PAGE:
to look out over the huge block of the
Colonial hotel, the sea wall of which
ran along as far as our mooring. A
few llghta In Ita windows here and
there broke the blank darkness of Its
facade, glimmering through the ave
nues of royal palms. I am thus ex
plicit because of something that pres
ently happened and which stayed the
malnsull in Its rippling ascent.
A tall figure was running along the
sea wall from the direction of the ho
tel, calling out, a little breathlessly. In
a rich young voice as It ran:
Wait a minute there, you follows!
Walt a minute!"
We were already moving, parallel
with the wall, sad at leant twelve feet
away from It, by the time the figure
that of a tall hoy, cowboy-hatted and
picturesquely outlined In the hnlf
light stopped Just ahead of us. He
raised something that looked like a
bug In his right band, culling out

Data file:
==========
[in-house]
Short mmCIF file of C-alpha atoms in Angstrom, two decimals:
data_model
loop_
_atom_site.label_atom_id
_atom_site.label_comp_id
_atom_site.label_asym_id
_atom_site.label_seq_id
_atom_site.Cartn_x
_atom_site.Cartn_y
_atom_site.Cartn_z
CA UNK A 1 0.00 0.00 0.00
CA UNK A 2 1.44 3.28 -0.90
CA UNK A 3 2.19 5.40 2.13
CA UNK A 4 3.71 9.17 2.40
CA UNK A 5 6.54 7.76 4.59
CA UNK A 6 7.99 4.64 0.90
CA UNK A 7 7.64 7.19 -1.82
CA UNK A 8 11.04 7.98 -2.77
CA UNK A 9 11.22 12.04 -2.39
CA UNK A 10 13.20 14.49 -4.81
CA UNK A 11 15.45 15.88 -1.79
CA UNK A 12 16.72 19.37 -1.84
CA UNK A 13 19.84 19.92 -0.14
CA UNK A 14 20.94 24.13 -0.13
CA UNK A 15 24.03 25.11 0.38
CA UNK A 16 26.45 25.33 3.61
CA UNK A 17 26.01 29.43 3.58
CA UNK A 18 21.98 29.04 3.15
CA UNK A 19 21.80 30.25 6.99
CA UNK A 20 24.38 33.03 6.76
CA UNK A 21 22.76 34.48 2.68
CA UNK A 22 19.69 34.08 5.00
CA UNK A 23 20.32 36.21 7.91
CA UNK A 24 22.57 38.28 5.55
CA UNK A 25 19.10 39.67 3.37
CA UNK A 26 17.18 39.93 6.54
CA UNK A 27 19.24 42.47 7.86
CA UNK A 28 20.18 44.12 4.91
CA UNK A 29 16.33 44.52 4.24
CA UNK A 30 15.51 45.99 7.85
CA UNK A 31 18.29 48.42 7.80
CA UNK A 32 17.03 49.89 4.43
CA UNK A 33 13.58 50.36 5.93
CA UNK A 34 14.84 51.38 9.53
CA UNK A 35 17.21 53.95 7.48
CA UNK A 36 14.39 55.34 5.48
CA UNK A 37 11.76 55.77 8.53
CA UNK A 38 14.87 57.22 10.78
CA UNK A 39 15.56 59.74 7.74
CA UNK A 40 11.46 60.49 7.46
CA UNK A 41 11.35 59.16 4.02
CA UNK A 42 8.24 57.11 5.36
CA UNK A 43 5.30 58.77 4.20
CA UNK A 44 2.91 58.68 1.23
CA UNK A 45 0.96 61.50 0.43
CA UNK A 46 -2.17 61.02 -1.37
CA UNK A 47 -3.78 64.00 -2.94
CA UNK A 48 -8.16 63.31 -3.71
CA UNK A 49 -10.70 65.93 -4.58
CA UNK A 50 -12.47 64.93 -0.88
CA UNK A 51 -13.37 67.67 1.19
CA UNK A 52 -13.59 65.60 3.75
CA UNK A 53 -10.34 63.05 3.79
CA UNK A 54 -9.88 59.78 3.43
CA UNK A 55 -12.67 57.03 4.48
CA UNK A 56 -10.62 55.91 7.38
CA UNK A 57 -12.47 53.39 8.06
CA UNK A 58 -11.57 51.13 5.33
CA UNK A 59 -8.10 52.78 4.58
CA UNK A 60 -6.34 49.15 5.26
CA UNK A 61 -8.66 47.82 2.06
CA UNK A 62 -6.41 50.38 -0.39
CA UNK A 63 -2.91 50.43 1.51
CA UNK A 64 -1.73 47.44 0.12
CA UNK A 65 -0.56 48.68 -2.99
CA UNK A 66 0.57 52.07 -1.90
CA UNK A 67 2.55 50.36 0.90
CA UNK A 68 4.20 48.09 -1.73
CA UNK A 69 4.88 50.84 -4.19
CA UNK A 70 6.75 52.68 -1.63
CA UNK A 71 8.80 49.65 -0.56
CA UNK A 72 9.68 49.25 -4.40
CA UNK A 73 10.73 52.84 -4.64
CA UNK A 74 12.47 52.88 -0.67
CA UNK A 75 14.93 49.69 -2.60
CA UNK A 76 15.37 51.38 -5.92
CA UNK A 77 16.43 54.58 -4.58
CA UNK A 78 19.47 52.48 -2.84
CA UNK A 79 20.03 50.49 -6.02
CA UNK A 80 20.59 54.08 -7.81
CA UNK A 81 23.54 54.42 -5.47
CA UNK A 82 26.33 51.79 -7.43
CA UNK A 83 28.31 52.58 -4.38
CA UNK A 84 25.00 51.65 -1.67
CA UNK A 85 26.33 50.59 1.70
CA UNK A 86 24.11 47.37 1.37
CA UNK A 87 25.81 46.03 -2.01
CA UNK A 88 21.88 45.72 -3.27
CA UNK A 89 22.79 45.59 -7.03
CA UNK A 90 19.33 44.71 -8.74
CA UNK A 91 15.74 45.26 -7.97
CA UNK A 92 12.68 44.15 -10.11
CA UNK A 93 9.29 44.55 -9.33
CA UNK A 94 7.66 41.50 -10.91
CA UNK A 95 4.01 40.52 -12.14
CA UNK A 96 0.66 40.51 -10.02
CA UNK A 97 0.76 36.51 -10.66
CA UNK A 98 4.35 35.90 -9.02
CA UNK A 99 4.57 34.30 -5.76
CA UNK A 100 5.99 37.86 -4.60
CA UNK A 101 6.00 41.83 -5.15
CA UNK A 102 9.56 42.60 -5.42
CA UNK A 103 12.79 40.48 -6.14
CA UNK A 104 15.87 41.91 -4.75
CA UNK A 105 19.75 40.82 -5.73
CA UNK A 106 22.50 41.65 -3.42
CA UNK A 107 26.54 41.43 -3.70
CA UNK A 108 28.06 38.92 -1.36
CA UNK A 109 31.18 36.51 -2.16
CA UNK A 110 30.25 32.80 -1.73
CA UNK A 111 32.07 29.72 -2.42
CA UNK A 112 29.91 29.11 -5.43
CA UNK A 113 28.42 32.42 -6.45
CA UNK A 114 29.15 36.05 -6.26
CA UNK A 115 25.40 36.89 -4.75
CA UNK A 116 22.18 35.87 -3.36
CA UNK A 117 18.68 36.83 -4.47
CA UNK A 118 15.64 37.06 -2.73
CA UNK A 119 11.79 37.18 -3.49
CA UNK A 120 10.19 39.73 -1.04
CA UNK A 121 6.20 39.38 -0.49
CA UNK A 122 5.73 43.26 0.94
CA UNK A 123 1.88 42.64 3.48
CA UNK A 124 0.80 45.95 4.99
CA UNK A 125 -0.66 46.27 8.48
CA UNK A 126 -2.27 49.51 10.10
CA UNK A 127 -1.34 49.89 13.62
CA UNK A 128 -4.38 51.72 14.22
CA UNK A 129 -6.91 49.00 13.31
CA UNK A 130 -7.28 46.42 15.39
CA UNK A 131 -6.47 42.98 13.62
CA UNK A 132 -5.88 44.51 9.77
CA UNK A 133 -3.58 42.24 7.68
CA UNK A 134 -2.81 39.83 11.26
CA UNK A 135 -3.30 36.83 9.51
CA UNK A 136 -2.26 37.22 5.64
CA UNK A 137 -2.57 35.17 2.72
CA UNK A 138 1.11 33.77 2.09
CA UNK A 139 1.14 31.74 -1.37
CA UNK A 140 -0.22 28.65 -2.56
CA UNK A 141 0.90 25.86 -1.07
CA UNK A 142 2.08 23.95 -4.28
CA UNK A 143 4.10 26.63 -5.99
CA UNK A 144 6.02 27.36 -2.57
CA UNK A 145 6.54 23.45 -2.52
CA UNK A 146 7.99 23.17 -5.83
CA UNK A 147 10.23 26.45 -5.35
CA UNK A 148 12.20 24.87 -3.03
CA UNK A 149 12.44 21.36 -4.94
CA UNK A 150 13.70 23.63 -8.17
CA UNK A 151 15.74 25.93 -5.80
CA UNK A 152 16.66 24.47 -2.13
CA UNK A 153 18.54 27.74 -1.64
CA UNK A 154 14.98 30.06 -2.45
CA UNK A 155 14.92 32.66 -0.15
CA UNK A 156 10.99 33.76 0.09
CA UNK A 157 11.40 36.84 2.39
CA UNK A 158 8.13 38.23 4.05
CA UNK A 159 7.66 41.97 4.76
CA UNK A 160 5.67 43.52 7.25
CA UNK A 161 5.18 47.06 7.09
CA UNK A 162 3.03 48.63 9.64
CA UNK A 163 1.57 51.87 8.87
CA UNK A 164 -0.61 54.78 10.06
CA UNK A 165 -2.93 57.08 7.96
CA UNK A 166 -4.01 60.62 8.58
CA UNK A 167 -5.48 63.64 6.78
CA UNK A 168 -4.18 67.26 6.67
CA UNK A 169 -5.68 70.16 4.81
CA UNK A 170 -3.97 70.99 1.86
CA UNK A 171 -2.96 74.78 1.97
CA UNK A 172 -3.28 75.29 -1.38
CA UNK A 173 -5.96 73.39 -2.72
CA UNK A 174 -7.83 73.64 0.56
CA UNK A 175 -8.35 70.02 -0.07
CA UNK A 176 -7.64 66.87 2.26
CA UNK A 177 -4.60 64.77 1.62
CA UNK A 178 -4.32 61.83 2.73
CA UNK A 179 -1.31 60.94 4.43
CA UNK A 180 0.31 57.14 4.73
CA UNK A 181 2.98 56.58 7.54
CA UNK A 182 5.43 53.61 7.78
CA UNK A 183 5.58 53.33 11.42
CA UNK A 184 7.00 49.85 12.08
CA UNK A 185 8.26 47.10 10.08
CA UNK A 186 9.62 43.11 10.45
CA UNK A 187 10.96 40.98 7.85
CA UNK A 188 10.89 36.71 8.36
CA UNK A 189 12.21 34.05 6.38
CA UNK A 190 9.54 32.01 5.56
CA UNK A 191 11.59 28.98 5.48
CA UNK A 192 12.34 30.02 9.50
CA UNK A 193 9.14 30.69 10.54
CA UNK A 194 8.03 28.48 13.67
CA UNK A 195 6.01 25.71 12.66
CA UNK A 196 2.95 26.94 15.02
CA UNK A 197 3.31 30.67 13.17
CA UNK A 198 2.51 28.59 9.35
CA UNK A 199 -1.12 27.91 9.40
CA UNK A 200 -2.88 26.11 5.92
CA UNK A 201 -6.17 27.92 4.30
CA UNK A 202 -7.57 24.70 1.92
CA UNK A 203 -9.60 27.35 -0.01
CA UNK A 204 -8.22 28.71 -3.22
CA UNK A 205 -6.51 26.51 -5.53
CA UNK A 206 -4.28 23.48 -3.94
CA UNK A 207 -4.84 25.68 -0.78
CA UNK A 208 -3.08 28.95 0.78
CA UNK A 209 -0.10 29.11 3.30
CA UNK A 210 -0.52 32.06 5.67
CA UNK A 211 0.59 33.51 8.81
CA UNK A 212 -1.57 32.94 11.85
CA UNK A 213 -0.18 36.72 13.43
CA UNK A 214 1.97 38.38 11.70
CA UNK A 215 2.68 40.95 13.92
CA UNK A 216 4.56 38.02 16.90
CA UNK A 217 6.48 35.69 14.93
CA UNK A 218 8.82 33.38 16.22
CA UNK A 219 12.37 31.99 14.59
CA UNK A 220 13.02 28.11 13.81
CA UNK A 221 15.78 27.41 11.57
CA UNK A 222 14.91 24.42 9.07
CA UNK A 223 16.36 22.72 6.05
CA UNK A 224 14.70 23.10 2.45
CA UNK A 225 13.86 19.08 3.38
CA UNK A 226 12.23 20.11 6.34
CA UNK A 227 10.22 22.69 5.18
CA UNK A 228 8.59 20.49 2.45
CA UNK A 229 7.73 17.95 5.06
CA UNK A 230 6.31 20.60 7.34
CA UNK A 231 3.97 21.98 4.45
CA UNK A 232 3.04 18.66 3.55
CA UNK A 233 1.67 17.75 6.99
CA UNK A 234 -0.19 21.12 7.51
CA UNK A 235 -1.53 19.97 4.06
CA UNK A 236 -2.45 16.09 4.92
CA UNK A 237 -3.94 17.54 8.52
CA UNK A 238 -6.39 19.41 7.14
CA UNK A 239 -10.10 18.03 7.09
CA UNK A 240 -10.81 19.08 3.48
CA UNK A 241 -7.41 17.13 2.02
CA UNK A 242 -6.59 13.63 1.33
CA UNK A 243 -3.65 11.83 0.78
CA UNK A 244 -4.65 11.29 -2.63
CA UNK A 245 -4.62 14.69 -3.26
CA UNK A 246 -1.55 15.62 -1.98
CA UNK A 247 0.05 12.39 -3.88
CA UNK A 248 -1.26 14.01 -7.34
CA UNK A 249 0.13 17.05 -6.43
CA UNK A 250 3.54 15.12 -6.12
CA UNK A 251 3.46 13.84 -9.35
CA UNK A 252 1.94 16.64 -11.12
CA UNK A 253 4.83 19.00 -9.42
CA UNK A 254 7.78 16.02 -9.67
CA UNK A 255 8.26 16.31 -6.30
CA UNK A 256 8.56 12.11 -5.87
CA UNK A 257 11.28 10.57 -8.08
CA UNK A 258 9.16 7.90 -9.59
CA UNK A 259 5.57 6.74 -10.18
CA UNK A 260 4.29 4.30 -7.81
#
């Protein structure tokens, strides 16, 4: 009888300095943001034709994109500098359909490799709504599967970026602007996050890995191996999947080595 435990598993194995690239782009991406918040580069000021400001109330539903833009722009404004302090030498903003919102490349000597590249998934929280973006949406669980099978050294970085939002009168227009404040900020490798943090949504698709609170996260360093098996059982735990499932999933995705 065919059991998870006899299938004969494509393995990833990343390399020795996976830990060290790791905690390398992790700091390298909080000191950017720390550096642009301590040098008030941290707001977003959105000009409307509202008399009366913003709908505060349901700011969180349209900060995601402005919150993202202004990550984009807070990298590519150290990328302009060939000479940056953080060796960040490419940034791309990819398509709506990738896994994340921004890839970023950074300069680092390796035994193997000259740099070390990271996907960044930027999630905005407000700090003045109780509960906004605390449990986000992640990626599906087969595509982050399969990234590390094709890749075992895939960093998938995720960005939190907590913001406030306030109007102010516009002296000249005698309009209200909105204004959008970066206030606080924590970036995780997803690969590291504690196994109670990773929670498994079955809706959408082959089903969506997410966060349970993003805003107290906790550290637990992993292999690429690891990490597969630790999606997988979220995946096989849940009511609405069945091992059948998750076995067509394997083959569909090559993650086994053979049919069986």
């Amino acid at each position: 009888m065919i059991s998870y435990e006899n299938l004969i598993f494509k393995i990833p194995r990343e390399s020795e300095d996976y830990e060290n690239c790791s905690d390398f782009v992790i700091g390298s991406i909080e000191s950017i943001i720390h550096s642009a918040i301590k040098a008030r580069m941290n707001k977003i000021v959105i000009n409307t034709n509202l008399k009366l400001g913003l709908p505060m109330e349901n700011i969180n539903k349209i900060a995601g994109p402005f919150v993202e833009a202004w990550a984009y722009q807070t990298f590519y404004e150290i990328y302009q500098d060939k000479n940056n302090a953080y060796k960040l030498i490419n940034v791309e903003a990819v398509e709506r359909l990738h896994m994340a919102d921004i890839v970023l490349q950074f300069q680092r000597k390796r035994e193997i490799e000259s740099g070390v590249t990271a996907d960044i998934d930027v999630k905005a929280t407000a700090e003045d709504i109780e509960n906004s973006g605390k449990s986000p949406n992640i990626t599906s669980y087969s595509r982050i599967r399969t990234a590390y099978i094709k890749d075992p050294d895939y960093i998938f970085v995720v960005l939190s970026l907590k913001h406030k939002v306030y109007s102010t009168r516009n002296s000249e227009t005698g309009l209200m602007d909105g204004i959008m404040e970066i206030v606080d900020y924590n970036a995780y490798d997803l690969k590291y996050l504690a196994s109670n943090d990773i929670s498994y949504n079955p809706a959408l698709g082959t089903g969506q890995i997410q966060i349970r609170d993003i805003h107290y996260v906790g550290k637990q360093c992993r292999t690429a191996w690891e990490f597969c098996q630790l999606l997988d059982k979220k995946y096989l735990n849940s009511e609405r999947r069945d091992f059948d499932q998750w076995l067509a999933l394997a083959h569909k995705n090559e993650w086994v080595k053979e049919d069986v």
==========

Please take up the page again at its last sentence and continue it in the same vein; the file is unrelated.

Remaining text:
"Catch" as he did so; and. a moment
after, before a word could be spoken.
be took a flying lrap and landed j
amongst us, plump In the cockpit and I
wns clutching first one of us and then ;
the other, ti keep his balance.
"Did It. by Jove!" he exclaimed In j
beautiful English accent, and then ;
started laughing as only absurd dare- j
devil yuuug-ters can.
"Forgive mc!" he said, aa soon as he
could get bla breiilh, "but I had to do
It. Heaven knows what the old 111110.
"You're something of a long Jump V
"Oh! I have done my twenty-two
snd an eighth on a broad running
Jump, but I had ru? chance for a run
then'," answered the bid, carelessly.
Before a Word Could Be Spoken, He
Took a Flying Leap.
"But suppose you'd hit the water In
stend of the deck?"
"What of It? Can't one swim?"
"I guess you're all right, young
man," said Charlie, softened; "but
. . . well, we're not taking passen
gers." The words had a familiar sound.
They were the very ones I had used
to Tobias, ss he stood with his hand on
the gunwale gf the Maggie Durllng.
I rapidly conveyed the coincidence
and the difference to Charlie. It
struck me as odd. I'll admit, thnt our
Second start. In this respect, should
be so like the first. Meanwhile, the
yonng man was answering, or rather
pleading, In a boyish way:
"Don't call me a passenger; I'll help
work the bor.t. I ll tell the truth. 1
heard never mind how about your
trip, and I'm Just nutty about burled
treasure. Come, be a sport. We can